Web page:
Monday, May 17, 2010

Border Crossing Into Vietnam

Good morning, Vietnam!

Okay, I've been waiting to say that for awhile now. Yes, I'm proud to say I've been to Nam, a country known for its bloody history, beautiful landscape, and conical shaped hats. It's a country that's caused much distress for my family, as my uncle Bob was deployed there during the Vietnam War. My grandma, being the devout Catholic that she was, prayed daily for my uncle's safety and swift return home. Though his return may not have been as swift as my grandmother would've liked, my uncle, I'm happy and proud to say, did safely return home. And now, just 35 years later, I returned to the country--albeit, a changed one--that I assume caused many sleepless nights for my grandmother. I can just hear my grandma now (rest her soul) if she was alive today:

"Adam, you're not going to Vietnam. You're not going to Vietnam, are you?!"

"Jesus, Mary and Joseph!"

"I just can't believe it. I just CAN NOT believe it!"

Man, I loved that woman. I miss ya, grams.

Getting to Vietnam was an adventure in itself. After Phnom Penh, Sunny and I went to Sihanoukville where we picked up our Vietnam visas. It literally took 5 minutes to receive our visas at the Vietnamese Embassy. In our opinion there isn't any other reason to visit the city, as all the beaches are completely contaminated with rubbish. It's a shame, really. And it's beginning to get a bit old, seeing how the people in Southeast Asia treat the environment. Since the beaches were a let down in southern Cambodia, we decided to go to Phu Quoc Island, located off the southern coast of Vietnam. According to our map the best route to enter Vietnam from Sihanoukville was at the Ha Tien crossing, a border that recently opened for tourists.

Once our minivan reached the border, our driver, more or less, said to have a nice day and proceeded to point in the direction of Vietnam. As we exited the minivan, hordes of motorbike drivers surrounded us who were eager to make a buck. Our driver said there would be motorbike drivers waiting for us on the Vietnamese border who would take us to Ha Tien. As one can imagine, many of the passengers were displeased as we were told that the minivan would take us into Vietnam. Some of the passengers were carrying a lot of luggage and began to voice their dissatisfaction.

"How am I going to carry my luggage on a motorbike?" one disgruntled man began complain. "Answer me! How am I and my belongings going to be transported on a motorbike!"

I didn't want to stick around for the fireworks, so, with our bags in hand, Sunny and I proceeded to walk towards the distant Vietnamese border under the hot, baking tropical sun. The border crossing went fairly smooth and, just as our minivan driver said, there were motorbike drivers waiting for us on the other side. Sunny snapped a picture of me as I was about to board the motorbike, then off we went to Ha Tien. While cruising along on the back of the motorbike, the differences between Cambodia and Vietnam were discernibly noticeable, e.g. the landscape, the looks of the people, and the language, both audibly and visually.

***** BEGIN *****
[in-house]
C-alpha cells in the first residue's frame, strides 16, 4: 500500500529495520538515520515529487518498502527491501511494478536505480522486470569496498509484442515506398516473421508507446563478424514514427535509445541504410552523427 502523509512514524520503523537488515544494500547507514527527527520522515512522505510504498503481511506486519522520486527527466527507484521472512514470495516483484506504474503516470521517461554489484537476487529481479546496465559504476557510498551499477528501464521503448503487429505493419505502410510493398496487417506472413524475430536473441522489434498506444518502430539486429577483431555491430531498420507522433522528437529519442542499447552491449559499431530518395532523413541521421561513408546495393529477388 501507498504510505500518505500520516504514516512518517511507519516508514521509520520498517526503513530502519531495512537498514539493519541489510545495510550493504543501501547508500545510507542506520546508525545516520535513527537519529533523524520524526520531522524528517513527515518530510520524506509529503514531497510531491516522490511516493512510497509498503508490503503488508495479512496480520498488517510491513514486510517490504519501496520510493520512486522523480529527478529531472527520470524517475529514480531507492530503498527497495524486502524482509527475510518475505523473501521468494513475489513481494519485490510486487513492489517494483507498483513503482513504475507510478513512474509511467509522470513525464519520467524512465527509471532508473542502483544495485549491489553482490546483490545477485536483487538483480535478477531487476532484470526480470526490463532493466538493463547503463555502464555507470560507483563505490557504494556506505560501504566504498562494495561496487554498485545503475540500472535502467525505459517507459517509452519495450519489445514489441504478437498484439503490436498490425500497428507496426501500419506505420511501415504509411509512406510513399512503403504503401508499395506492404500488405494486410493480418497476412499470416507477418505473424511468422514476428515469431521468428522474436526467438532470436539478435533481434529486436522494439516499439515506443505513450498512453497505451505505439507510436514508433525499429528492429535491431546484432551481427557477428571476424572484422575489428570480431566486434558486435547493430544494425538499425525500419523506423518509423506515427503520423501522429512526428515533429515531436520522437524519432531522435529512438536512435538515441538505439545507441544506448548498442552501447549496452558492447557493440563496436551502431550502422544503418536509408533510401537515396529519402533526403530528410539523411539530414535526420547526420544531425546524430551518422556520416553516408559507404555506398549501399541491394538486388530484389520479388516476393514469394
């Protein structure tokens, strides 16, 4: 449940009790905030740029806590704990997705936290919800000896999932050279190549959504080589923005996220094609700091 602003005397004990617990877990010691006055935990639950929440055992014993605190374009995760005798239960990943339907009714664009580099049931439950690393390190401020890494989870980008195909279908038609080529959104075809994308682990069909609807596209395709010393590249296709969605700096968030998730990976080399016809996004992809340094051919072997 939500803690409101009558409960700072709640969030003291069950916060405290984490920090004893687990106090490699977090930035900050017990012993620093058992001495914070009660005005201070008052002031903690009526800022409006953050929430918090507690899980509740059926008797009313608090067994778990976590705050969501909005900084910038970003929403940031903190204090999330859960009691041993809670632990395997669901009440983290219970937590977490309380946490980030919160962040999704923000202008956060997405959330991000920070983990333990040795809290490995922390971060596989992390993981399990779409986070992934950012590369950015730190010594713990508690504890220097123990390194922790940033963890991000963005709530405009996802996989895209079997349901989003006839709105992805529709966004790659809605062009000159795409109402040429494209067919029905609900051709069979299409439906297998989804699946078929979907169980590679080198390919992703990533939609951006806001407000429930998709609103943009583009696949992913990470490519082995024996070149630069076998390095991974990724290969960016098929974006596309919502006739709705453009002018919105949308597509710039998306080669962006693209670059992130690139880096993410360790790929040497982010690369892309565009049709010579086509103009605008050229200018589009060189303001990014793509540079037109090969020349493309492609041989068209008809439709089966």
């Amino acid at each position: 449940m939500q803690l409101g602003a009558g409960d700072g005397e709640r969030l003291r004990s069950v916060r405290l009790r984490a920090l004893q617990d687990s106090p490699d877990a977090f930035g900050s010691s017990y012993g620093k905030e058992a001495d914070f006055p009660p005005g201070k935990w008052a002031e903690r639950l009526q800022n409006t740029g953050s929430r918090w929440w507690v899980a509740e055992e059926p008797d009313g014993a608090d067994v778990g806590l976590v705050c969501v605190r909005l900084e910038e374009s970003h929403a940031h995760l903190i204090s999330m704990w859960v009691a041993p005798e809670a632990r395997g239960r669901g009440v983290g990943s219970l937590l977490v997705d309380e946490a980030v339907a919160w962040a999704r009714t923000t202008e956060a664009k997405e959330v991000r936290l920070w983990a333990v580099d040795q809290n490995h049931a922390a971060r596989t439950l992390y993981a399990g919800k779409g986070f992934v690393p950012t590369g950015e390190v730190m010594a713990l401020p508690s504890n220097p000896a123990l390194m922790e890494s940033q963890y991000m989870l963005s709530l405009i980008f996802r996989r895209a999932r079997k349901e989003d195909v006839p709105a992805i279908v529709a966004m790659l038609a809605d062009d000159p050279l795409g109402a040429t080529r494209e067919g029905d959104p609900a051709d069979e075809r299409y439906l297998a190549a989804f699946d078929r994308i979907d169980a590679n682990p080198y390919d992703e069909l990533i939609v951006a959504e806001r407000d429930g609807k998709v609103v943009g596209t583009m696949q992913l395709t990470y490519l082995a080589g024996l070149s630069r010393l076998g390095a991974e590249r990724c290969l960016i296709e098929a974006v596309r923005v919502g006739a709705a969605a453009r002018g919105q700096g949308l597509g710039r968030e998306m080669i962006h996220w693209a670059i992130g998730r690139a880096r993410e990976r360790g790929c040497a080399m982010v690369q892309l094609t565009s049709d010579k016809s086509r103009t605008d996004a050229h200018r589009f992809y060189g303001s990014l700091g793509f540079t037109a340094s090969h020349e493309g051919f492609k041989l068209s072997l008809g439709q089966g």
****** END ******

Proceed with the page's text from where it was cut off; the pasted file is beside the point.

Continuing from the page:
Once we made it to Ha Tien, to our dismay, we were told that the ferries for Phu Quoc Island were not operating at the moment and that we needed to travel to Rach Gia, a city located 3 hours away. So, again, we quickly hired a few motorbike drivers to take us to the bus stop. And since we didn't have any Vietnamese currency, the drivers took us to a local money changer where we didn't receive a fair exchange rate, something we found out later. It wasn't but 10 minutes after we arrived at the bus stop that the minivan came hauling around the corner. The driver and his accomplices quickly and forcibly boarded us into the vehicle. It happened all so fast that it wasn't until after we paid the driver and boarded that we realized we had been totally ripped off. I obviously take partial responsibility, as I should have known the official exchange rate before entering a new country.

Sunny and I, sweating profusely by this time, sat in the very back of the jammed packed minivan. Feeling a bit dazed and confused, we sat in silence thinking about what had just transpired. Our driver never lifted his foot off the accelerator and relentlessly continued to honk his horn as he swerved around cars, motorbikes, and pedestrians.

Annoyed from the perpetual sound of the horn, the rattling of the minivan, boys offering me smelly, dried fish, and women who, unabashedly, continued to stare at me, I began to think to myself, 'what the hell have I gotten ourselves into?'

After we arrived in Rach Gia, we bought our ferry tickets and found a hotel room. Later that night, Sunny expressed that she didn't know if she could have made it without me that day. The feeling was mutual. Here's a word that best describes the day we had just experienced: Pandemonium. It always makes things easier to be able to lean on someone in times of chaos and craziness. We both looked forward to the following day and making it to Phu Quoc Island.

Next Stop: Phu Quoc Island


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